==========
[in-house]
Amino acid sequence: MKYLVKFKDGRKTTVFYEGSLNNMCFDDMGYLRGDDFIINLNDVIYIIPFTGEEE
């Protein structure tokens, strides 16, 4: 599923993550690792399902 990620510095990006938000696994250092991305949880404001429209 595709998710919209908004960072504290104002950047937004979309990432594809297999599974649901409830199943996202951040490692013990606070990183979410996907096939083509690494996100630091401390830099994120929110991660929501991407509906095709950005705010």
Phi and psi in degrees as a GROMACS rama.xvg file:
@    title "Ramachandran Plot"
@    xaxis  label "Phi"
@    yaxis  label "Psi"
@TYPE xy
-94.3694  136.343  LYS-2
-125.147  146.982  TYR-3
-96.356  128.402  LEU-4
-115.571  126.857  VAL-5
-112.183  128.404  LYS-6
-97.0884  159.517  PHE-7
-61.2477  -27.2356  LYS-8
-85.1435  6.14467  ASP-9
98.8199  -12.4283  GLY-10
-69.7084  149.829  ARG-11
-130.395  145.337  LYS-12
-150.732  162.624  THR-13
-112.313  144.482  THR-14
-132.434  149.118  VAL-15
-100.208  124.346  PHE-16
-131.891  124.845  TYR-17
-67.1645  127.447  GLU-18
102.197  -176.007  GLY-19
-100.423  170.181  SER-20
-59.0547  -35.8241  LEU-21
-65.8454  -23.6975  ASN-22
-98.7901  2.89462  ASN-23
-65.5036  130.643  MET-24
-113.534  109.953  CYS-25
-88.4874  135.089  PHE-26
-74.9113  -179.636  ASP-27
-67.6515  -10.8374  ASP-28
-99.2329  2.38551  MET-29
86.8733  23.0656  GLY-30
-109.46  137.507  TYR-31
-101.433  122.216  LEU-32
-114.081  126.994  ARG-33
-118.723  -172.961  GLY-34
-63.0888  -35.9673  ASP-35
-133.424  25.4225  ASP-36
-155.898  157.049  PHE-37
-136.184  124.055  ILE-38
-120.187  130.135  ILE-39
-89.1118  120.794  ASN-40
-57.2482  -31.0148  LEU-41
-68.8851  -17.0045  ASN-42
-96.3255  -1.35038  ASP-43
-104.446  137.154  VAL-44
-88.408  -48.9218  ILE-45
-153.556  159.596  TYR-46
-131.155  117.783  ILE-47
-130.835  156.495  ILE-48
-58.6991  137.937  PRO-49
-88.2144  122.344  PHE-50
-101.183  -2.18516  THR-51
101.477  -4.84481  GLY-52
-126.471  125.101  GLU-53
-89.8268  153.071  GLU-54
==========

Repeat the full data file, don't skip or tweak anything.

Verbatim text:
[in-house]
Amino acid sequence: MKYLVKFKDGRKTTVFYEGSLNNMCFDDMGYLRGDDFIINLNDVIYIIPFTGEEE
């Protein structure tokens, strides 16, 4: 599923993550690792399902 990620510095990006938000696994250092991305949880404001429209 595709998710919209908004960072504290104002950047937004979309990432594809297999599974649901409830199943996202951040490692013990606070990183979410996907096939083509690494996100630091401390830099994120929110991660929501991407509906095709950005705010």
Phi and psi in degrees as a GROMACS rama.xvg file:
@    title "Ramachandran Plot"
@    xaxis  label "Phi"
@    yaxis  label "Psi"
@TYPE xy
-94.3694  136.343  LYS-2
-125.147  146.982  TYR-3
-96.356  128.402  LEU-4
-115.571  126.857  VAL-5
-112.183  128.404  LYS-6
-97.0884  159.517  PHE-7
-61.2477  -27.2356  LYS-8
-85.1435  6.14467  ASP-9
98.8199  -12.4283  GLY-10
-69.7084  149.829  ARG-11
-130.395  145.337  LYS-12
-150.732  162.624  THR-13
-112.313  144.482  THR-14
-132.434  149.118  VAL-15
-100.208  124.346  PHE-16
-131.891  124.845  TYR-17
-67.1645  127.447  GLU-18
102.197  -176.007  GLY-19
-100.423  170.181  SER-20
-59.0547  -35.8241  LEU-21
-65.8454  -23.6975  ASN-22
-98.7901  2.89462  ASN-23
-65.5036  130.643  MET-24
-113.534  109.953  CYS-25
-88.4874  135.089  PHE-26
-74.9113  -179.636  ASP-27
-67.6515  -10.8374  ASP-28
-99.2329  2.38551  MET-29
86.8733  23.0656  GLY-30
-109.46  137.507  TYR-31
-101.433  122.216  LEU-32
-114.081  126.994  ARG-33
-118.723  -172.961  GLY-34
-63.0888  -35.9673  ASP-35
-133.424  25.4225  ASP-36
-155.898  157.049  PHE-37
-136.184  124.055  ILE-38
-120.187  130.135  ILE-39
-89.1118  120.794  ASN-40
-57.2482  -31.0148  LEU-41
-68.8851  -17.0045  ASN-42
-96.3255  -1.35038  ASP-43
-104.446  137.154  VAL-44
-88.408  -48.9218  ILE-45
-153.556  159.596  TYR-46
-131.155  117.783  ILE-47
-130.835  156.495  ILE-48
-58.6991  137.937  PRO-49
-88.2144  122.344  PHE-50
-101.183  -2.18516  THR-51
101.477  -4.84481  GLY-52
-126.471  125.101  GLU-53
-89.8268  153.071  GLU-54